According to the Dictionary (2)

I would like to discuss “abstract” and “concrete” concepts a bit more thoroughly, since that seems to be the cause of confusion as some people oppose “concept” to “concrete”.
However, the opposite of “concrete” is “abstract” and a concept is just one form of abstract.

Concrete objects are objects we can touch, see or otherwise observe and that tend to be agreed upon by all (human) observers as being the same. Thus, a dog is a dog and not a cat.
The word “dog” or the word “cat” is not an object, but it is a descriptive concept of a tangible object.
A concept is by definition not tangible – it is abstract – but if it describes something tangible it can be taken literally and becomes a literal concept. But “cat” is a different word than “gato” and different than “chat” and yet they all indicate the same object, so that word-concepts are dependent on a pre-agreed language.
The same applies to other descriptive symbols, like musical notes or mathematical concepts – we have agreed to use “+” to indicate addition, but that doesn’t make it a tangible object. It is an abstract object that nonetheless indicates a precisely described meaning.
The same applies to “bachelor” – the always preferred example of philosophers. “Bachelor” is a word, no more, but it describes a male in a very specific social role and therefore can be objectively agreed about. Yet in a society that doesn’t accept marriage as an institution, it would be meaningless. Words are subject to change: Unmarried men will still exist even if we start using the word “bachelor” for unmarried women and assign unmarried men the title “available”.
A typical English example of such a word is “ceiling” that used to mean the floor you stood on, was later used for wall covering and is today meant to indicate the top of a room.

The above are all examples of what I called “concrete concepts”.
But there are also “abstract concepts”, which are concepts that refer to something that is neither a tangible object nor an exact descriptive or literal expression of a pre-agreed meaning. Everybody thinks they know what these words mean, but there is nothing we can compare them to and we cannot draw or describe them in any manner exactly, because the reason we ‘know’ what they mean is that it ‘feels’ correct. We are often astounded when we are confronted with somebody who gives a completely different meaning to an abstract concept than what we always took for granted. These are the words I am describing in this series – words like “truth”, “just”, “good”, “beauty”, “real”, “possible”, “reasonable”, “fair” and so on. These abstracts are not conceptual abstract (words or symbols based on a pre-agreed meaning), but perceptual abstracts that go deeper than verbal or written communication.

So, what I have called “concrete concepts” is possible better labelled as “conceptual abstracts”, and what I called “abstract concepts” are better termed “perceptual abstracts”, because they completely depend on your intuitions, senses and feelings (perceptions) and are therefore subjective.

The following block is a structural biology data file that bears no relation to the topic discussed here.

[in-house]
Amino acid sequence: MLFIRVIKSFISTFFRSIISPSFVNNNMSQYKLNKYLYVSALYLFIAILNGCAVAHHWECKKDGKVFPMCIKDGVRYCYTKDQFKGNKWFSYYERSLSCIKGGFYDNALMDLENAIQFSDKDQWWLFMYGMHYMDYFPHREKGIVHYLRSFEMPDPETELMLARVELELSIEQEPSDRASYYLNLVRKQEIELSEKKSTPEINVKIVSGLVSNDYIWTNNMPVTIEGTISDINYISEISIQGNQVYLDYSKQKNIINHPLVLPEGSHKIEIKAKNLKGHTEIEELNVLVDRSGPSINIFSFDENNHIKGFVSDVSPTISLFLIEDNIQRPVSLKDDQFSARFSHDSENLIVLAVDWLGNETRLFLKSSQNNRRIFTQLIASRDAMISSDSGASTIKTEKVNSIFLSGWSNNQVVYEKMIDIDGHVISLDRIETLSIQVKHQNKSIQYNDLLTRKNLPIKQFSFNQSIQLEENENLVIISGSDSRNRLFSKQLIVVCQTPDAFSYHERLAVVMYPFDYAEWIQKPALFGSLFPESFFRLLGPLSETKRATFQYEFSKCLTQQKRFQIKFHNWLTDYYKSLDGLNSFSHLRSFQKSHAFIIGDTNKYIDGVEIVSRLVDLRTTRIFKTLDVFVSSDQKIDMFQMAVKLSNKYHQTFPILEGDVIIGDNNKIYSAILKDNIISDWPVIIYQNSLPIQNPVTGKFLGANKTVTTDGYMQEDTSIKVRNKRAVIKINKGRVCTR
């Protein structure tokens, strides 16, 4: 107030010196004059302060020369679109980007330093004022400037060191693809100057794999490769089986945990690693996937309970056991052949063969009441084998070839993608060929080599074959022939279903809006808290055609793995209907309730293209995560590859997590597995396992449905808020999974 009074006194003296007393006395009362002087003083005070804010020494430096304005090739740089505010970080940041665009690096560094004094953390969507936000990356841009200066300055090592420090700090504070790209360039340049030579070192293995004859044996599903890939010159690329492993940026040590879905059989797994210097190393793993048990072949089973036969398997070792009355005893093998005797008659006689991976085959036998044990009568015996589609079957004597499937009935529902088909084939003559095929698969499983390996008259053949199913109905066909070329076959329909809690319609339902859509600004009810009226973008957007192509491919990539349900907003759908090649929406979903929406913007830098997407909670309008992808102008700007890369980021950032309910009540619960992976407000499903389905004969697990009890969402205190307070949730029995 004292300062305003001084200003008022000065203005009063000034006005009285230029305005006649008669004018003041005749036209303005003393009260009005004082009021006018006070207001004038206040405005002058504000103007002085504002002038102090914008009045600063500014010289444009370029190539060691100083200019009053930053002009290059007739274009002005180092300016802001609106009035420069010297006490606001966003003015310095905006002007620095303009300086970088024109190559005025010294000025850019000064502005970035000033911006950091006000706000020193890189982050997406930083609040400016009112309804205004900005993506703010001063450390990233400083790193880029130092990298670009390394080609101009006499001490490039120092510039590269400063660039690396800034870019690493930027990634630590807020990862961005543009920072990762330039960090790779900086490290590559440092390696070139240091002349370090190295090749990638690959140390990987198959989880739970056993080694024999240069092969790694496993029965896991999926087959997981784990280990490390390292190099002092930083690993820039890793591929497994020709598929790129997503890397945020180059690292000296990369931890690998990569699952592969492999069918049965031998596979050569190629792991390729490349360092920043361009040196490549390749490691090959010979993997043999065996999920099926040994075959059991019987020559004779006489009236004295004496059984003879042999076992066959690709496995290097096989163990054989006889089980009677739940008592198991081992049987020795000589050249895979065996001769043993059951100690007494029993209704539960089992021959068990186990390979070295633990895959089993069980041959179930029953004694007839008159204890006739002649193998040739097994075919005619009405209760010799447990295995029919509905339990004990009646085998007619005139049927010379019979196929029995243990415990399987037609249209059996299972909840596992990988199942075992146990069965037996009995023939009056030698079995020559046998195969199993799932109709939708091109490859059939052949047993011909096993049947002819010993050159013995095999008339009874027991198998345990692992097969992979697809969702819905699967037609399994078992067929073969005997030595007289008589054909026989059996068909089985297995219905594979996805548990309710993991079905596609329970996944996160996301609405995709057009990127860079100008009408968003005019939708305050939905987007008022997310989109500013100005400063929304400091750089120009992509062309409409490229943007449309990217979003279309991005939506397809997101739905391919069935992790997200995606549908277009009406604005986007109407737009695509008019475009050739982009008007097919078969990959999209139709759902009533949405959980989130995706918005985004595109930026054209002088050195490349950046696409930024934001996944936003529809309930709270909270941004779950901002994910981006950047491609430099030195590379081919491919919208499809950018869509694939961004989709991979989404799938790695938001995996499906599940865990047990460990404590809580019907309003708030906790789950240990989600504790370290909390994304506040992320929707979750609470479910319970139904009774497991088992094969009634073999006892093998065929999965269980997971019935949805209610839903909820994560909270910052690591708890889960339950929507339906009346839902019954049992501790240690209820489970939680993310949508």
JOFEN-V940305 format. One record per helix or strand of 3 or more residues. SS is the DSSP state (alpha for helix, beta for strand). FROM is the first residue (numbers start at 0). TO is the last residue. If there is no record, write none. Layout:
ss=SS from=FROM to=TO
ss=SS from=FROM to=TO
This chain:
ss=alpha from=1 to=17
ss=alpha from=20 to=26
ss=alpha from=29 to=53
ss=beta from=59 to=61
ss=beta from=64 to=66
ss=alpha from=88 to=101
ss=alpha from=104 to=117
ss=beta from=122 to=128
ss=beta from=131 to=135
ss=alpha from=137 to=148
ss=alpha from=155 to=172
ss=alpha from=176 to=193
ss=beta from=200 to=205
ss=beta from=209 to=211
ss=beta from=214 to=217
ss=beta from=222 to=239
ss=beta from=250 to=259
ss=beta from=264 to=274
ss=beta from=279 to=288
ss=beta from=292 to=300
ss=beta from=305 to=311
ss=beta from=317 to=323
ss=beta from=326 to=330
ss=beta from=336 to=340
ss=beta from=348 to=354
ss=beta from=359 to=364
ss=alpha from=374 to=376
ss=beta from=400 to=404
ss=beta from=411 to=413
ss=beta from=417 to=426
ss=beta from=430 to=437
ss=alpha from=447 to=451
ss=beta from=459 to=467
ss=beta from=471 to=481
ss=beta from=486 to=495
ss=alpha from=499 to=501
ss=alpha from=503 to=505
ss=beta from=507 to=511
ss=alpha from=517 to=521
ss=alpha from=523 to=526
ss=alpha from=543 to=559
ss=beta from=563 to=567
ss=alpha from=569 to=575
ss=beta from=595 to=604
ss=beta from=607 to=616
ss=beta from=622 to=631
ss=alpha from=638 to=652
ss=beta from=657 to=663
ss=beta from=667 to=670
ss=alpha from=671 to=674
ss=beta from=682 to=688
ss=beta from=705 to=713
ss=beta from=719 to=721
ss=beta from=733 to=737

Let me emphasize again that there is no right or wrong in interpreting these abstract words, exactly because we do not all do it in the same way and cannot compare to any objective standard. I accept that there could be some cultural influence, but I believe that the greatest common differences in how we interpret these words comes from the personality type we are born with – and thus the way we have dealt with our environment from birth.
Of course, after some contemplation, we may acknowledge one of the other interpretations, but we all tend to have one ‘gut’ feeling about their meaning.

Remember when you read the following three words that have been the object of endless debates and disagreements for as long as two millennia at least, that our personality type is a complex dynamic of the four aspects.

justification: an explanation, motivation or reason to support a belief or action:
o an objective motivation (E, S, T and J)
o a personal motivation (I, N, F and P)
o reasons can be found in the laws of nature: a truth (T)
o reasons can be found in human nature: a value (F)

true: a principle of knowledge considered accurate:
o in accord with objective (empirical) facts (E)
o truthful to one’s inner perspective or inner judge (I)
o in accord with tangible reality (S)
o in accord with reality as perceived beyond the observable (N)
o in accord with logical truth-tests (logically valid) (T)
o in accord with sincere motivation or care (F)

o an opinion about the world that needs justification and that may be false (T)
o a conviction; something that motivates one’s existence (F)
o accepting something that cannot be observed and may therefore not be real (E)
o accepting something on the basis of one’s personal perspective or inner perceptions (I)

Again, I would be happy with your responses and grateful if you can also give me your typename.


2 Comments (+add yours?)

  1. syentumi
    Feb 18, 2014 @ 00:25:32

    Dear Mirjam, Once again, I am intrigued with your study! Here are my responses:

    justification: … an objective motivation.
    true: …in accord with reality as perceived beyond the observable.
    belief: a conviction; something that motivates one’s existence.

    I am an ENFJ personality type.


  2. nonentiti
    Feb 18, 2014 @ 10:17:45

    Thanks Shari Jo
    It is always great to get positive responses and confirmation. I’m really happy you like it.


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